Having cancer is like a full-time job.
And then we also have other commitments: our families, our friends, keeping our households running, and maybe (just maybe) still working part- or full-time.
The stress of it all can be crazy-making. (Plus … the holidays are coming up!)
Since stress weakens the immune system and exacerbates illness, we’re going to use a tool from Martha Beck called the 3 B’s to eliminate all the stress we can.
Write down a list of all your commitments for the next week.
This includes events on your calendar - doctor’s appointments, treatments, a lunch date with a friend, book club, your daughter’s soccer game. It also includes tasks that you perform every week - laundry, grocery shopping, cooking, exercising.
In other words, write down everything you expect yourself to do in the next week. (Include things that you’ll feel guilty about not getting done, like cleaning out the hall closet and getting an oil change.)
Then, highlight all the things you don’t want to do.
Now, use the 3 B’s on those commitments.
Let’s dive in.
1. Bag It. Take a look at your list, and let go of absolutely everything that you can release. If you don’t love it and it isn’t essential to your daily experience of life, let. it. go! If you need to get out of a particular commitment, you happen to have a trump card: you have cancer. You are not superwoman. Send an email or a text or have a quick conversation: “Hi, I can no longer commit to X. I’m putting all my energy toward my physical healing. Thanks so much for understanding.”
2. Barter It. Look at what’s left. Of the things that absolutely must be done, what could be done by someone else? (Hint: almost everything can be done by someone else, except the things you really want to do and appointments related to your cancer.) Here are just a few ideas:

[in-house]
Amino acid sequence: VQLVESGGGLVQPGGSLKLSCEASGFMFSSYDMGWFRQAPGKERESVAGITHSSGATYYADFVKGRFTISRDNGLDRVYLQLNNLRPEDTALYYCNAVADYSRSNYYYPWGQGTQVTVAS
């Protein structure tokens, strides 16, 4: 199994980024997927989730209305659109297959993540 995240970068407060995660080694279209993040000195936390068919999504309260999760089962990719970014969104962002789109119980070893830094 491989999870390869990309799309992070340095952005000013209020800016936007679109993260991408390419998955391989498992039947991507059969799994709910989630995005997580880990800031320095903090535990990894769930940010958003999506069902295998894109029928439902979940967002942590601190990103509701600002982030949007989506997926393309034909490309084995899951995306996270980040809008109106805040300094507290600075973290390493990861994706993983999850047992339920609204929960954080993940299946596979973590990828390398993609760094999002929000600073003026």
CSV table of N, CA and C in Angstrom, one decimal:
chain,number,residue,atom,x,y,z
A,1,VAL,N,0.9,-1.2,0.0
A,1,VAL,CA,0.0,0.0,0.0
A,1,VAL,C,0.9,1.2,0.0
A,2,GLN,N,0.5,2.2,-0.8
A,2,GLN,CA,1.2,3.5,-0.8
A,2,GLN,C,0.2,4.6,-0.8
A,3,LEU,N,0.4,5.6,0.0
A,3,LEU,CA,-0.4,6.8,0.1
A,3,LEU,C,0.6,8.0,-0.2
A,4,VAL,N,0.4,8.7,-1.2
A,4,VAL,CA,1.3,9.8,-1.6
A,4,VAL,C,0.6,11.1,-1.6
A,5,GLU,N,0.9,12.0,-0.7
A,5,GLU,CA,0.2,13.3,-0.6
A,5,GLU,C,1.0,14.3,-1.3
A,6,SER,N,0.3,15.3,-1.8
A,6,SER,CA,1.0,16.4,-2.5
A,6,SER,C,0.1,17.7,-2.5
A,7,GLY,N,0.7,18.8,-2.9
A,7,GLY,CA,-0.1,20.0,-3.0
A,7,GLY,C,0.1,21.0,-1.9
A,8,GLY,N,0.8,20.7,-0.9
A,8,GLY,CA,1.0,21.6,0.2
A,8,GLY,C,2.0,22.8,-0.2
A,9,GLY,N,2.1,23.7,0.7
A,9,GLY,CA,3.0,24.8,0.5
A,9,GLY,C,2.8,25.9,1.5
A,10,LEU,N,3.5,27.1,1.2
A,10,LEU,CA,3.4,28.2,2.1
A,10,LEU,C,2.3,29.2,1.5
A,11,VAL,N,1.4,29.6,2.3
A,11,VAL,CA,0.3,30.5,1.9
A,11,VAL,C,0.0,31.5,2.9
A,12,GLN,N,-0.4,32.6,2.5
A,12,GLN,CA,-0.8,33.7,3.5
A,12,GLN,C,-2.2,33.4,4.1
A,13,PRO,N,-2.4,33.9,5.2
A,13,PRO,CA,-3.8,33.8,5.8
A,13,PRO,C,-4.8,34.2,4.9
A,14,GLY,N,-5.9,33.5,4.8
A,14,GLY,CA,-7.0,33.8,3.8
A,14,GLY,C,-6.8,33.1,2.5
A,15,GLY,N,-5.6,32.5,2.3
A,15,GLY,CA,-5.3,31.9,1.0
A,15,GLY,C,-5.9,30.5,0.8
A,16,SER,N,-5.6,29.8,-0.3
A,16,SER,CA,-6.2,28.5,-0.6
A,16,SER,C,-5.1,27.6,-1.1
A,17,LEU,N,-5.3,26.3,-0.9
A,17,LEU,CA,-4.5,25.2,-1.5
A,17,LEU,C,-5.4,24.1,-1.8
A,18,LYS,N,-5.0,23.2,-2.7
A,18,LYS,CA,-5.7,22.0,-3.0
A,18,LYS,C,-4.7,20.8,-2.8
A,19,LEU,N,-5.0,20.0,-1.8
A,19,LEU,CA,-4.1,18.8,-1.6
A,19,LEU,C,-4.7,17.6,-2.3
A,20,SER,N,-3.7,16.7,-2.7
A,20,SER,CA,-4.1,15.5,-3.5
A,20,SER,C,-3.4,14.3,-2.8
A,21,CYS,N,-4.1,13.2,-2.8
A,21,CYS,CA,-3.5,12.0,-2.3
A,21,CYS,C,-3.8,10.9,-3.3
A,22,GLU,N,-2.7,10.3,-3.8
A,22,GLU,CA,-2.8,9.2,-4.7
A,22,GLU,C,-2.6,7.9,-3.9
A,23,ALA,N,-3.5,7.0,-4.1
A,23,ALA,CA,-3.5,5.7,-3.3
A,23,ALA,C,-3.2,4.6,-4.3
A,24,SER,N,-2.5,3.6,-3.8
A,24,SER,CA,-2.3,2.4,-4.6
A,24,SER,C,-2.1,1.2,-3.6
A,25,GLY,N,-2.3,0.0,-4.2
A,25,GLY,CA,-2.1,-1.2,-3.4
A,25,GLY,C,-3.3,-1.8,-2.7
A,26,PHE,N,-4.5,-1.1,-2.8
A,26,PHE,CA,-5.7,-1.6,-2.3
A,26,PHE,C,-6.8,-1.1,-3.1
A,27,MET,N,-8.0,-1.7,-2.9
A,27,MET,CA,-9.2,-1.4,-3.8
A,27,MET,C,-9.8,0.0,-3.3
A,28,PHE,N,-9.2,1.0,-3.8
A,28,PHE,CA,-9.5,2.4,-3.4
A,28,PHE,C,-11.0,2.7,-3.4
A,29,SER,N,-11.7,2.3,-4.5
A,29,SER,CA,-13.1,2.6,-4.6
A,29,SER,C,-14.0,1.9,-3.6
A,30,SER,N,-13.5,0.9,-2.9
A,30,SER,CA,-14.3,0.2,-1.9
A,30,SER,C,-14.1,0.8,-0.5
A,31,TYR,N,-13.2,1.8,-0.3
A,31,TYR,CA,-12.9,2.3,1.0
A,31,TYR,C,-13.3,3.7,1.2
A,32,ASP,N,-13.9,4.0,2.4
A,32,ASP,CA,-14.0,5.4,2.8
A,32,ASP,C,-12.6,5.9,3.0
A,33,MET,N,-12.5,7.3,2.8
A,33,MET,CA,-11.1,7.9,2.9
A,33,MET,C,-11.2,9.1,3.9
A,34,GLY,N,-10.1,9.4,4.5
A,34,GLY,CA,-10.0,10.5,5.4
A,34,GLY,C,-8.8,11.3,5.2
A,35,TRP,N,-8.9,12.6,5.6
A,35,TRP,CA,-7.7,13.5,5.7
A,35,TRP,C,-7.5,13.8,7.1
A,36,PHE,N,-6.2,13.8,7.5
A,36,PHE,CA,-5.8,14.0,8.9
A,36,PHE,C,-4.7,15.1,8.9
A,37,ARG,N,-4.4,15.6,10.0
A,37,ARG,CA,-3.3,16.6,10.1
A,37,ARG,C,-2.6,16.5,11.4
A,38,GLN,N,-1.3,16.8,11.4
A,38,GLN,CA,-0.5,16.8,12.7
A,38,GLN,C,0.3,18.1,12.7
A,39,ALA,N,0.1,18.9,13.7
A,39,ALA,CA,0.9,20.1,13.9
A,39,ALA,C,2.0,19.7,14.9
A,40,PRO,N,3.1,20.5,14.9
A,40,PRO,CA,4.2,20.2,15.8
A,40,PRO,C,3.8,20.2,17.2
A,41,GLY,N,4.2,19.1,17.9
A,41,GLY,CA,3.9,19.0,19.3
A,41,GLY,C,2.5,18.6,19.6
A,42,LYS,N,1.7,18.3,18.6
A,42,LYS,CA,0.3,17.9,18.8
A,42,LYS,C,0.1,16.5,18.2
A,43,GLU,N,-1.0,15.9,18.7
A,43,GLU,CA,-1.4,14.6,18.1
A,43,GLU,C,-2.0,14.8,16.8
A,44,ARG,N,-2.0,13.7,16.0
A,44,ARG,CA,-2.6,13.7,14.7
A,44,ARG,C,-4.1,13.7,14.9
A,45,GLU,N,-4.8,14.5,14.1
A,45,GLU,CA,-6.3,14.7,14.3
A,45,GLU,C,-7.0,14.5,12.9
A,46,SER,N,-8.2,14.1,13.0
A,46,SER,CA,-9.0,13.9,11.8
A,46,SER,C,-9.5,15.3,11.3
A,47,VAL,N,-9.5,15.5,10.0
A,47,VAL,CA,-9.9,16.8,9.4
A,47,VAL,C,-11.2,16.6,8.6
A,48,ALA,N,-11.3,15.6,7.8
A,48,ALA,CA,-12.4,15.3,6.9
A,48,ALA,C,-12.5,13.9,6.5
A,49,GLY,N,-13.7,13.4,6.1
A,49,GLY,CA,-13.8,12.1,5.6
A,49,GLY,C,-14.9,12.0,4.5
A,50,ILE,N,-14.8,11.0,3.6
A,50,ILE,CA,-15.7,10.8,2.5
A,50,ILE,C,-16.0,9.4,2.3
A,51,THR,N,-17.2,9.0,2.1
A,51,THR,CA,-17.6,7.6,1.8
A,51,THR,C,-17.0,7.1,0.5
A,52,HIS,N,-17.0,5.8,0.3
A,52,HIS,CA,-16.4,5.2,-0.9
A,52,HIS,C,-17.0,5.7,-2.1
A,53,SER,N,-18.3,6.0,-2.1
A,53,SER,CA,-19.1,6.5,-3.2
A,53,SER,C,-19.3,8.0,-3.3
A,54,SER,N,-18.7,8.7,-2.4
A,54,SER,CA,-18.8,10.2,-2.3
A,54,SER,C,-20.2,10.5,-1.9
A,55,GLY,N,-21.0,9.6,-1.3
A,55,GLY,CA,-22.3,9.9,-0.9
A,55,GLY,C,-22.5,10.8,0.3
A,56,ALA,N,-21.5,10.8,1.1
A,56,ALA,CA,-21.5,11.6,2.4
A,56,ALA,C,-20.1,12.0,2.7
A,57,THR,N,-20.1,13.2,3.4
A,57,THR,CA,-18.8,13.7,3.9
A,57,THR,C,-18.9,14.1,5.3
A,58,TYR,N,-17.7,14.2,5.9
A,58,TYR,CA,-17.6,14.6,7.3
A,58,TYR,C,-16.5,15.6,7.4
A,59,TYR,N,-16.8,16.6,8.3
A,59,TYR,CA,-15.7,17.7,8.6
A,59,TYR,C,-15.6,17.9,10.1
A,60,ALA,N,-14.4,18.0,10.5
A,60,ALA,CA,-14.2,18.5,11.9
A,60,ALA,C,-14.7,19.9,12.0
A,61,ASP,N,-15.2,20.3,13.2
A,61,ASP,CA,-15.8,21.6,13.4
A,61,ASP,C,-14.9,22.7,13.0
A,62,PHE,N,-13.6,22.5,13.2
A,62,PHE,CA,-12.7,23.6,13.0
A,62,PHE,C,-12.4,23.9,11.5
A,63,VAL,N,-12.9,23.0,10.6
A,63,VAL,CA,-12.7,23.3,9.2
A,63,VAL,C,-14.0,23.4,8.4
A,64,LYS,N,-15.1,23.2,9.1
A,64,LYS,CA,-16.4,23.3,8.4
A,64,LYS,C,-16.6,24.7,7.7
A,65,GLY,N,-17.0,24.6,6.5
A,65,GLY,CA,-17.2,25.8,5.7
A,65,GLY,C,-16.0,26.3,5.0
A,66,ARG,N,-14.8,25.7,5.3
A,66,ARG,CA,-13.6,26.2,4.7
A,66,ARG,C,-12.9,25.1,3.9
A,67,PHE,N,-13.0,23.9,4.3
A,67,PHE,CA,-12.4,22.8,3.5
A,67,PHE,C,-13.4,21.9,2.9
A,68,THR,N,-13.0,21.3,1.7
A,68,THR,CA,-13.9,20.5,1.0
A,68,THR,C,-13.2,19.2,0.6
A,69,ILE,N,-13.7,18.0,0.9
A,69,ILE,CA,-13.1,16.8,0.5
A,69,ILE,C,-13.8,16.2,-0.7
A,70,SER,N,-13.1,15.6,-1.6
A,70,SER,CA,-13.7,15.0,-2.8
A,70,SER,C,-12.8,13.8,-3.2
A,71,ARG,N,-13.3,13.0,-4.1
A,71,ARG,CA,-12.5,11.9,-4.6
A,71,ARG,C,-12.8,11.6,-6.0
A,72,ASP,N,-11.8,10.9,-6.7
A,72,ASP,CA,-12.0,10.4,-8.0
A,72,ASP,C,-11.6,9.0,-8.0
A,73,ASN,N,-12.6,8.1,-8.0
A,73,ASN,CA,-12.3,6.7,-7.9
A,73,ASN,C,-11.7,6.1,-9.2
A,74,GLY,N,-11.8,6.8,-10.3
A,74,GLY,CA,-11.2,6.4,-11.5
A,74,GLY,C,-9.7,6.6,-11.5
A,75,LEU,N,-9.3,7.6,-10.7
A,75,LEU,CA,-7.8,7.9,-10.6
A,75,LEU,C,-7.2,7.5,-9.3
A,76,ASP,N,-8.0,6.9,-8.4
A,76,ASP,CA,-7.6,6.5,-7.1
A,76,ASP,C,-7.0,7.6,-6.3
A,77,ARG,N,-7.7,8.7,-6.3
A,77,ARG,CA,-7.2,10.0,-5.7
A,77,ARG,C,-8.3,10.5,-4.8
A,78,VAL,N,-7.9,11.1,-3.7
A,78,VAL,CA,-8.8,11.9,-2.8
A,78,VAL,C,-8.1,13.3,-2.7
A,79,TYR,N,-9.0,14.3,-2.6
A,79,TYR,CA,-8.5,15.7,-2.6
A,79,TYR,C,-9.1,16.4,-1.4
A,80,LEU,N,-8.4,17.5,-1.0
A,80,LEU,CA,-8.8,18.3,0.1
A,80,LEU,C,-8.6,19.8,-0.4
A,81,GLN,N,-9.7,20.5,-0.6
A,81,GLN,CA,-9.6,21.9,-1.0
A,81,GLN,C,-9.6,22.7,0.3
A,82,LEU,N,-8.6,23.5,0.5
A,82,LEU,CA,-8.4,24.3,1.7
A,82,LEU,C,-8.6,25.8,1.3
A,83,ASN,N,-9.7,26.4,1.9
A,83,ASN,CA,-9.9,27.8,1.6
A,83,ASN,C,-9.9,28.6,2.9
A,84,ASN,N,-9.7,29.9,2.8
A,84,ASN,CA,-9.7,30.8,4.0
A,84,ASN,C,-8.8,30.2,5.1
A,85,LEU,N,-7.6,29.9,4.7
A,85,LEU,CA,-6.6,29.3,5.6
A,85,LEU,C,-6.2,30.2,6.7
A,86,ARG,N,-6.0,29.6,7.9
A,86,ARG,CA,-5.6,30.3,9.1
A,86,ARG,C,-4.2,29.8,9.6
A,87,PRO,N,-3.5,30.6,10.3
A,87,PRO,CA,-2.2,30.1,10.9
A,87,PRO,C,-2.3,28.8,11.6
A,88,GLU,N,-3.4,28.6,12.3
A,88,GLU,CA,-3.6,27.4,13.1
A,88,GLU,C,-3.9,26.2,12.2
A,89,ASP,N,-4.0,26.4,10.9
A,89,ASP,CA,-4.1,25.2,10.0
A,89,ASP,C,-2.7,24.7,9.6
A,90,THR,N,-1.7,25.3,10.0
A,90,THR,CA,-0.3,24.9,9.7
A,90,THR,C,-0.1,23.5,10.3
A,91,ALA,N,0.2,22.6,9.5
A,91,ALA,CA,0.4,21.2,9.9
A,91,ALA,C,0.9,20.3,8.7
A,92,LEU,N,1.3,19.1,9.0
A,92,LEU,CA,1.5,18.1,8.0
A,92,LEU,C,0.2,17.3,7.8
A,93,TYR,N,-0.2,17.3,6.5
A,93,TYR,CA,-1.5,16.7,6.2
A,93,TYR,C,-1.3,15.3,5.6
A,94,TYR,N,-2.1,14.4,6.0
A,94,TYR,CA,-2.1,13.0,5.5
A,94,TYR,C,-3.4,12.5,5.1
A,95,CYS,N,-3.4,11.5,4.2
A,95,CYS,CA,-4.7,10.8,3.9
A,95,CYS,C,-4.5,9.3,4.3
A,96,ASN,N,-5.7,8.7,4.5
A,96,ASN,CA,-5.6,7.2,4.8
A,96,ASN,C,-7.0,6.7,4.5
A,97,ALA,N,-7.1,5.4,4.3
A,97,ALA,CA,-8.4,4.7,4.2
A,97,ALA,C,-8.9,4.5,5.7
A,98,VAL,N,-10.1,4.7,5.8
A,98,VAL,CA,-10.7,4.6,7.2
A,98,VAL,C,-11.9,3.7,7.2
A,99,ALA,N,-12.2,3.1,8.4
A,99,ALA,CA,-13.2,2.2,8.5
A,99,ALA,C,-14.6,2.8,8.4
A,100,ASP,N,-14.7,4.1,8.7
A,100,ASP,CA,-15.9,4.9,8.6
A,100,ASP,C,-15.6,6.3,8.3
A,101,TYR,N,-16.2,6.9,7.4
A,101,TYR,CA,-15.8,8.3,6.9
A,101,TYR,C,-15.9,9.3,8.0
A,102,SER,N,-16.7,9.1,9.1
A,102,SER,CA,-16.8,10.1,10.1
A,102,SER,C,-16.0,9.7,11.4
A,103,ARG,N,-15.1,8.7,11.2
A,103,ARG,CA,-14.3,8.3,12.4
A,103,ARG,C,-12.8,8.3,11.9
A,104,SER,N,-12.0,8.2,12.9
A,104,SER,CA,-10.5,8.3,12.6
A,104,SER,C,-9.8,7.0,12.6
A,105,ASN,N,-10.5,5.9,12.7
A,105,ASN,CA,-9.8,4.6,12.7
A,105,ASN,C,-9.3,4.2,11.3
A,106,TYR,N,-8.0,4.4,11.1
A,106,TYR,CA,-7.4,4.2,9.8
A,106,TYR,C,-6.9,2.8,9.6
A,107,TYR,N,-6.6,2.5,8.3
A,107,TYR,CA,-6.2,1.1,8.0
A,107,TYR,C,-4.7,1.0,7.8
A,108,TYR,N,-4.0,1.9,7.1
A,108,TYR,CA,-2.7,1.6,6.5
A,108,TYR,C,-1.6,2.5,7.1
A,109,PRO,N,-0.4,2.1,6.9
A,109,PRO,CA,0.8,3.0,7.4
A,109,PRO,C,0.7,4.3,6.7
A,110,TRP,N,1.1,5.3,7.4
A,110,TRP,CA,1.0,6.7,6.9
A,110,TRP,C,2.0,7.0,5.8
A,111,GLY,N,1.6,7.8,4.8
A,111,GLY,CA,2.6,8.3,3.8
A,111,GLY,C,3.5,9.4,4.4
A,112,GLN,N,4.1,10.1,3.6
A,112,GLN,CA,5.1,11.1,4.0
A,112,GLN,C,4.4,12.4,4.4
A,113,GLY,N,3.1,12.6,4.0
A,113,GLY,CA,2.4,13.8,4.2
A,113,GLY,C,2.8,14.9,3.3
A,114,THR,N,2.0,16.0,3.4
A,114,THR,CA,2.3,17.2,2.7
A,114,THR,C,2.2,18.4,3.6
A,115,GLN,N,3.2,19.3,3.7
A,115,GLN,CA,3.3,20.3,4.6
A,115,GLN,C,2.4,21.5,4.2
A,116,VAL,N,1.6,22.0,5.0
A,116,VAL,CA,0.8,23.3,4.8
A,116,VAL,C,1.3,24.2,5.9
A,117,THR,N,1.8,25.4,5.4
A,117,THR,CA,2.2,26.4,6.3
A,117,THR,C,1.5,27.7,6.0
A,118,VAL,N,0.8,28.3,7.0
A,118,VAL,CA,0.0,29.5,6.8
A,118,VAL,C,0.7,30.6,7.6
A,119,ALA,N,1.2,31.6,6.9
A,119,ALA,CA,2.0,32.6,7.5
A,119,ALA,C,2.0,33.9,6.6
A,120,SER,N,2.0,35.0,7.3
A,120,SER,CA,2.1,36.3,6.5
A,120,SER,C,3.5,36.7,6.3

3. Better It. For things that you have to do - like doctor’s appointments and chemo treatments - ask yourself how you can make them better. Let’s say you have a treatment on Tuesday that you’re dreading. You hate sitting there for hours; you hate that you’ll feel absolutely horrible on Thursday. Pull out all the stops for the actual treatment: ask your funniest friend to go with you; download your favorite Netflix show; wear your comfiest sweats; bring a thermos of your favorite tea; listen to music that you love. Then, plan something indulgent and lovely for Friday or Saturday, when you’re feeling a little better, that you can look forward to. Above all, be kind to yourself.
PRO TIP: The holidays are coming up, and the 3 B’s tool is perfect for holiday commitments and planning..
So if you typically host a big sit-down dinner for your in-laws, bag it (explain that you’re too ill to take part this year); barter it (ask another family member to host); or better it (make the event a potluck instead).
By canceling, trading or improving commitments we don’t love, we lessen our stress, invite others to support us, and ultimately create a more positive life for ourselves that’s more conducive to healing.
We want to create a life filled with people, experiences and things we LOVE. Because life is too short for things we just sort of like (or worst, actively dislike).
Make that your mantra: love, not like.
P.S. To find a way to love your life while living with cancer join DARE Cancer coaching community, we start in January. Learn more about DARE Cancer and get on the list to be the first to hear when doors open!